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Learning Difficulties

Learning Difficulties

Generally, learning difficulties affect reading, writing and spelling. These challenges are language based. Learning difficulties can, however, also affect math abilities and social skills.

Learning difficulties can appear at any moment during schooling.

These difficulties are not related to intellectual potential, however, learning difficulties often impact self-esteem as well. With adequate support adapted to the needs of the student, it is possible to seem them progress and develop at a similar rate as their peers.

How to Recognise the Signs of Learning Difficulties

Learning difficulties are generally identified in early school years. However, these difficulties come from an atypical neuronal connection which is present at birth. Depending on the severity, these difficulties present themselves as early as preschool age or in upper school years. The term learning difficulties is often confused with dyslexia because language difficulties affect reading and writing. However, the challenges associated with learning difficulties tend to go beyond simply reading difficulties, which is why learning difficulties is a better term.

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  • Difficulties in reading comprehension
  • Difficulties in telling time
  • Difficulty memorizing multiplication tables, division tables, etc.
  • When the child expresses himself, the words sometimes come more difficult to him. These may be words “on the tip of the tongue” or the frequent use of vague words.
  • Difficulty learning new words, whether their exact meaning or spelling
  • Understanding questions with more abstract concepts (often used in mathematics)
  • Remember the details of a story or instructions given orally by the teacher
  • Learn the correspondences between sounds and letters
  • Difficulties with spelling, grammar and syntax (for words and sentences).

How do I support my child with learning difficulties?

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The work with a speech-language pathologist begins with an evaluation of the abilities of the child receptive and expressive language (comprehension and expression) as well as reading and writing abilities. It is possible then to put in place an action plan and targeted objectives in collaboration with the school team and the family.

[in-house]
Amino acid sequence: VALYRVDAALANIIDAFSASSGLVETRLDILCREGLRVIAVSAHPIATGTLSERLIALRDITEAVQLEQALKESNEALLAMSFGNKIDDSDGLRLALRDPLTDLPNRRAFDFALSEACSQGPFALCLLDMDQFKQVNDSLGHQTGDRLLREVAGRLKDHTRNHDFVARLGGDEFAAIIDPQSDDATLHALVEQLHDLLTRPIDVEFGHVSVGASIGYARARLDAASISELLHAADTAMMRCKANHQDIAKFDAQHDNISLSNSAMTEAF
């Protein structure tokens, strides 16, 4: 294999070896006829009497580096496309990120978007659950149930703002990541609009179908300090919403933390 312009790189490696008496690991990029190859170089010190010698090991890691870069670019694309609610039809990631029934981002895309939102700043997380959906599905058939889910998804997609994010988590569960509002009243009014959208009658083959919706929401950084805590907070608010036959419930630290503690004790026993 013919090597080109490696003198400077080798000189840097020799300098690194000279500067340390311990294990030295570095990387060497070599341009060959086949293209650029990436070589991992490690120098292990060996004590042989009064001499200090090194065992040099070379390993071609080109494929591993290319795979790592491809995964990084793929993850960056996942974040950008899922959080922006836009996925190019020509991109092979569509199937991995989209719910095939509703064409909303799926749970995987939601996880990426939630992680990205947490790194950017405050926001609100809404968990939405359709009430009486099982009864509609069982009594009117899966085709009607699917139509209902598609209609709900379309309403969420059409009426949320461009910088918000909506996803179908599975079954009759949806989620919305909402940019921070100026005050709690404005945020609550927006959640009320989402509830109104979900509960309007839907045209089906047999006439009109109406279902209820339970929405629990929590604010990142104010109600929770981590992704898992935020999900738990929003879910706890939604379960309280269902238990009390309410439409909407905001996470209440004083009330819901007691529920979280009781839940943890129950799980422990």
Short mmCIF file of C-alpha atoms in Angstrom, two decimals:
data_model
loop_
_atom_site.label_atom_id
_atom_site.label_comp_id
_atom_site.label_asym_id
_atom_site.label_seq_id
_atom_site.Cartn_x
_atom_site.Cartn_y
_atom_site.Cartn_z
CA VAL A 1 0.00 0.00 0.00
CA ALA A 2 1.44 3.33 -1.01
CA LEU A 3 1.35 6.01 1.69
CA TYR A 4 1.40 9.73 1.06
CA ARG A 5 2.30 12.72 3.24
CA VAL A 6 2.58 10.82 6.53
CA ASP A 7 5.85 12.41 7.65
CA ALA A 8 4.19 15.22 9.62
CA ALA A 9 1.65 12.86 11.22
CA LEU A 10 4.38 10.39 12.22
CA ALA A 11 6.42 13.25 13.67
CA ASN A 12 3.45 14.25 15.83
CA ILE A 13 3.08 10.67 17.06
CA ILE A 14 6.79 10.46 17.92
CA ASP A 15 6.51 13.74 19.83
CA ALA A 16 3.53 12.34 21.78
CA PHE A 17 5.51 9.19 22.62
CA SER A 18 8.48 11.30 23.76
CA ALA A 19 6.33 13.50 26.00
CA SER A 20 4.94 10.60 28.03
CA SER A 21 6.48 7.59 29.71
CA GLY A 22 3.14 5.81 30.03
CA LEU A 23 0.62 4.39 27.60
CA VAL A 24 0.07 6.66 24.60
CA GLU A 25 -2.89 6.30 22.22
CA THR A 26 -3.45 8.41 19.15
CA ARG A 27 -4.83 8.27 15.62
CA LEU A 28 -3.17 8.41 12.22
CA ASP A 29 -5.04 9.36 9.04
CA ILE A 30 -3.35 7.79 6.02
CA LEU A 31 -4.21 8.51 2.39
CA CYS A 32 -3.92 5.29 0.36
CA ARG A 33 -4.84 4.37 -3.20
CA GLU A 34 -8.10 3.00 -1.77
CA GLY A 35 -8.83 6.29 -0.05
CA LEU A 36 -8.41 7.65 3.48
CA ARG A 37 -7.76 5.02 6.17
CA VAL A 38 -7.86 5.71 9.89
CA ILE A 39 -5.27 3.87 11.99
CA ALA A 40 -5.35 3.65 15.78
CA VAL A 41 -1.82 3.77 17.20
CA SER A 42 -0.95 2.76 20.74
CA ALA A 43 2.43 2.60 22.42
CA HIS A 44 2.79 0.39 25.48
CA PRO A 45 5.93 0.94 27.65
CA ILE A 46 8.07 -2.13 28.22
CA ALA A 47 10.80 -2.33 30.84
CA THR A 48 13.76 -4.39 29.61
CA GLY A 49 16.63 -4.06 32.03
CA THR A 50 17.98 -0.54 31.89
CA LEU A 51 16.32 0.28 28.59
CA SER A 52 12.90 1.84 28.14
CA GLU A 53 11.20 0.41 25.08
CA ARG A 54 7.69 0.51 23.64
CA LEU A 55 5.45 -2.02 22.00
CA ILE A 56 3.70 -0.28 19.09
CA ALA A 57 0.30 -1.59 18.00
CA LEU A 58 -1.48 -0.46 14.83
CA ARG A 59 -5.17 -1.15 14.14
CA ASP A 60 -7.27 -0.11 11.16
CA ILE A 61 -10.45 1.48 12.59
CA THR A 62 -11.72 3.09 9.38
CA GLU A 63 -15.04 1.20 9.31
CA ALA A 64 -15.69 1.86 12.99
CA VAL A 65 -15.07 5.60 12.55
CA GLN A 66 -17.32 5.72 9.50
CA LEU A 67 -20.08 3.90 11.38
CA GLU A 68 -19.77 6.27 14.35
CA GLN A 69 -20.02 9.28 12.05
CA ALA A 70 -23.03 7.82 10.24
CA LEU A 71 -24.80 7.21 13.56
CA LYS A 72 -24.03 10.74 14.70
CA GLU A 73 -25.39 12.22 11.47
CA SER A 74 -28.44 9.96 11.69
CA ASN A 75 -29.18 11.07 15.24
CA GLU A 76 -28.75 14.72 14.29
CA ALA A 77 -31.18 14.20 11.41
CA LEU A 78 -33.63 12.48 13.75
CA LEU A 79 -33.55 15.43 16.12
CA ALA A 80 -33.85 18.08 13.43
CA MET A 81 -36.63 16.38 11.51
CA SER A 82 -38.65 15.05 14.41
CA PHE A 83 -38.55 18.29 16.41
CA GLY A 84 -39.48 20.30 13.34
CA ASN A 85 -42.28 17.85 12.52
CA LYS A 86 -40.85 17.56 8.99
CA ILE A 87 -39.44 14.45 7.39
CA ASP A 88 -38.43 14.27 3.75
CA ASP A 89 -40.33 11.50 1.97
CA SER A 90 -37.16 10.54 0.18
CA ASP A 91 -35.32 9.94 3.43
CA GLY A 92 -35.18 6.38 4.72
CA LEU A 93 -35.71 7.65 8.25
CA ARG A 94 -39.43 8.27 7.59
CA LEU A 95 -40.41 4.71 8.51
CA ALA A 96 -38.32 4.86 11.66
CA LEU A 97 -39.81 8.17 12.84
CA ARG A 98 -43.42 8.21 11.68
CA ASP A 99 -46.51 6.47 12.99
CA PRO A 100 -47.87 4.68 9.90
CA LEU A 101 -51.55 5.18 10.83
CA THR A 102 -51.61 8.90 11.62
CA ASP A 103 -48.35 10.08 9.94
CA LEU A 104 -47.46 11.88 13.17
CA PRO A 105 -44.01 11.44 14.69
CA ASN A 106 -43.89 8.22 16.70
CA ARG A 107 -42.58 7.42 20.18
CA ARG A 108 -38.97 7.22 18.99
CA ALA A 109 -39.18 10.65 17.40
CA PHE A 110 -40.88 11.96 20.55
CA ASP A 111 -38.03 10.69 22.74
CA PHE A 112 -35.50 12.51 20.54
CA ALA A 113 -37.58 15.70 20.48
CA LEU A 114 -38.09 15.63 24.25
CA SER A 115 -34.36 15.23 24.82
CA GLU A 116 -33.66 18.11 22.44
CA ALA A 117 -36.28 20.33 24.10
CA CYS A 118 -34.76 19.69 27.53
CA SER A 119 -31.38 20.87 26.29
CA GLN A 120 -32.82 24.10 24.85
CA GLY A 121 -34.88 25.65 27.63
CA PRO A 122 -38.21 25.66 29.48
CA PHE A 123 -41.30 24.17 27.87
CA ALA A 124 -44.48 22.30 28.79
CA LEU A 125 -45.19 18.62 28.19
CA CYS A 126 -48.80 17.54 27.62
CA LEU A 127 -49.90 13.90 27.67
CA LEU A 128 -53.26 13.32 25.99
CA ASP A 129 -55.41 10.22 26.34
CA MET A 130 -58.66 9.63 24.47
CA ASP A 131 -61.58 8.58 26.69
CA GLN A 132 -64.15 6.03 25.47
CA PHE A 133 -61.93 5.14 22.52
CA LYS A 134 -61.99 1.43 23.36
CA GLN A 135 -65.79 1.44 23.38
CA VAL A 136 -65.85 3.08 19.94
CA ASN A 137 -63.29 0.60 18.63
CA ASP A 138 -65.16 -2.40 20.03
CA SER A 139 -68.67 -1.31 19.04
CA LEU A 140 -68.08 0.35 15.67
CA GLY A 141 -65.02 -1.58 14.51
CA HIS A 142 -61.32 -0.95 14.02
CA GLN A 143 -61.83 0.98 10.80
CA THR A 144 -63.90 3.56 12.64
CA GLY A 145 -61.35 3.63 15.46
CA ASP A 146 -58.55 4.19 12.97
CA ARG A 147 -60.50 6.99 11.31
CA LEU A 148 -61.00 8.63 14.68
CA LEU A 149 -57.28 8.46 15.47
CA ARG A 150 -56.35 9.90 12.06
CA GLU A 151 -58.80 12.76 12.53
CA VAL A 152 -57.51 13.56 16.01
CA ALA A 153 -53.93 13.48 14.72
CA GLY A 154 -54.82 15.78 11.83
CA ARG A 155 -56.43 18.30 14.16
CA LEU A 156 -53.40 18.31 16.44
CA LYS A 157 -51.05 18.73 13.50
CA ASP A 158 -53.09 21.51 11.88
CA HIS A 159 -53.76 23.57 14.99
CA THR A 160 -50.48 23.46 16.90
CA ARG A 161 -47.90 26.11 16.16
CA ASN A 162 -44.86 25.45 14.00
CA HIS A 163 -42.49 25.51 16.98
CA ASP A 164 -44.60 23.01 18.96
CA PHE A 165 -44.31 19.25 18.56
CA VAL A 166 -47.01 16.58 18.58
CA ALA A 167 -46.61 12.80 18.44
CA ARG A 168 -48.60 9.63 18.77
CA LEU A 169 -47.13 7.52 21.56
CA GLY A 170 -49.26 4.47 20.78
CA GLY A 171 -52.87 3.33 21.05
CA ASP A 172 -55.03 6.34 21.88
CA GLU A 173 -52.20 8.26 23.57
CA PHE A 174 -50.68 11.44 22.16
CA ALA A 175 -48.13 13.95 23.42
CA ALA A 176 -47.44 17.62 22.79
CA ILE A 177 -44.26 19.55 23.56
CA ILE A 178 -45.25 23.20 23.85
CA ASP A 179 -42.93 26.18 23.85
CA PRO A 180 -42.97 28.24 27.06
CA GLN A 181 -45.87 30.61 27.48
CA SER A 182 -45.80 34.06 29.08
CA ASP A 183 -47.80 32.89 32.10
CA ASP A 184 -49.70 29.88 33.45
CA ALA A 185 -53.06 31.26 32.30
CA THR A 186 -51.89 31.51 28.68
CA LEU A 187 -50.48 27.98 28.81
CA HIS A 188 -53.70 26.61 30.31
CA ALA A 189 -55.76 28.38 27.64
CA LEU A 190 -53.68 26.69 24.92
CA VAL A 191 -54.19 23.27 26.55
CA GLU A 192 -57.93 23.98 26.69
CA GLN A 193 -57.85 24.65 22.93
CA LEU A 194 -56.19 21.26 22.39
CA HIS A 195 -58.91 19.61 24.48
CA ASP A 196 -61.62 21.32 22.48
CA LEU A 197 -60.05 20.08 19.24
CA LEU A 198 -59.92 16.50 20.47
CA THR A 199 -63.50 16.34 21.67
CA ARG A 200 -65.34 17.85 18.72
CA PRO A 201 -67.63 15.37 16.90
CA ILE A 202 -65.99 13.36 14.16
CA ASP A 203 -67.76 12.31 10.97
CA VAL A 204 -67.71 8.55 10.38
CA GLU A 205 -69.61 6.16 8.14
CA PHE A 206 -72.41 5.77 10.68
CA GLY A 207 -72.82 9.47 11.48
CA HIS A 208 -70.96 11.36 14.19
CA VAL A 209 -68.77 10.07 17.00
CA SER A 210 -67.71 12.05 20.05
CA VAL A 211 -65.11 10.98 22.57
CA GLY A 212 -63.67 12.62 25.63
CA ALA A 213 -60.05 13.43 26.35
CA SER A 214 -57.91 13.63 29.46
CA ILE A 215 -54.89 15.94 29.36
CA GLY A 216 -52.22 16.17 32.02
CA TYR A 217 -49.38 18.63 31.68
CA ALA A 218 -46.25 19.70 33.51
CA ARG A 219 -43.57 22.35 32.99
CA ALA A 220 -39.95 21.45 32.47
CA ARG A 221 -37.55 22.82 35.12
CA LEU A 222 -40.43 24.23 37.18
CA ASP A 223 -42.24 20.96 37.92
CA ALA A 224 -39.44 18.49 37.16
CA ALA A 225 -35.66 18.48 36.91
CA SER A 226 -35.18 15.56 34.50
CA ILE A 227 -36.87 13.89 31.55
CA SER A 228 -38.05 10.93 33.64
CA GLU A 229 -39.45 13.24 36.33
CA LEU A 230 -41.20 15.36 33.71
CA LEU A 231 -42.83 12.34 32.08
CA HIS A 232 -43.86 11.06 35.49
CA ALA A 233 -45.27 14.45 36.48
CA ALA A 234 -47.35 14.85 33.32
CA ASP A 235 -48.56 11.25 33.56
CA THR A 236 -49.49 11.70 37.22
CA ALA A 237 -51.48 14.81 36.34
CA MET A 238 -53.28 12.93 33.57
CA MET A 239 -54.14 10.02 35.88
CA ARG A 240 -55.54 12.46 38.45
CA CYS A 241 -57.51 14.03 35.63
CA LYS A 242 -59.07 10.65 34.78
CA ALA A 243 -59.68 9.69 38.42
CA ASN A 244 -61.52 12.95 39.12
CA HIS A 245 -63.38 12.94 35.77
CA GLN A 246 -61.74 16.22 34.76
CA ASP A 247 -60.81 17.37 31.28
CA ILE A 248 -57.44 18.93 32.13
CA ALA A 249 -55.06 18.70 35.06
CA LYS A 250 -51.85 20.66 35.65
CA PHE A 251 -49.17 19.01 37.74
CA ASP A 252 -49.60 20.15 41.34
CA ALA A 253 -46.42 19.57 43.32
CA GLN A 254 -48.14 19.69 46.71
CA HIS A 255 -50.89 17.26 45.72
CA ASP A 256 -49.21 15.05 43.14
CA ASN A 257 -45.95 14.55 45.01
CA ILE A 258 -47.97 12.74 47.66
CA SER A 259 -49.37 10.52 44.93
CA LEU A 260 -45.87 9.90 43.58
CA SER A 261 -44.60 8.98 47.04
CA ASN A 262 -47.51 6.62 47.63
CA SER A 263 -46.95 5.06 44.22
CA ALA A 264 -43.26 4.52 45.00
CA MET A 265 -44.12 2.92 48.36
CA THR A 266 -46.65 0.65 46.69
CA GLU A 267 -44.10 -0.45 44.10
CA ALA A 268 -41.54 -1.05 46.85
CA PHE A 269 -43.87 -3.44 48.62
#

Through consistent intervention the child learns from explicit teaching and goal-oriented language abilities. They also acquire important strategies to aid them in becoming more independent in their schoolwork. At the Centre Mosaïque de Québec, we believe in working in collaboration with the school environment. This often means communicating frequently with the teachers and resources people at the school in order to ensure carryover of techniques and strategies learned in clinic.

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Conclusion

Learning Difficulties can take on a variety of forms depending on their severity and the age of the child. These are challenges not only for the child, but also for their family and the school. The speech-language pathologists at the Centre Mosaïque are well trained in the domain of intervention for school-age children and are able to support a student at any point during their schooling.

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Make an appointment

The Centre Mosaïque is committed to providing prompt care to meet your needs. Feel free to contact us to find out how our speech therapists can help you.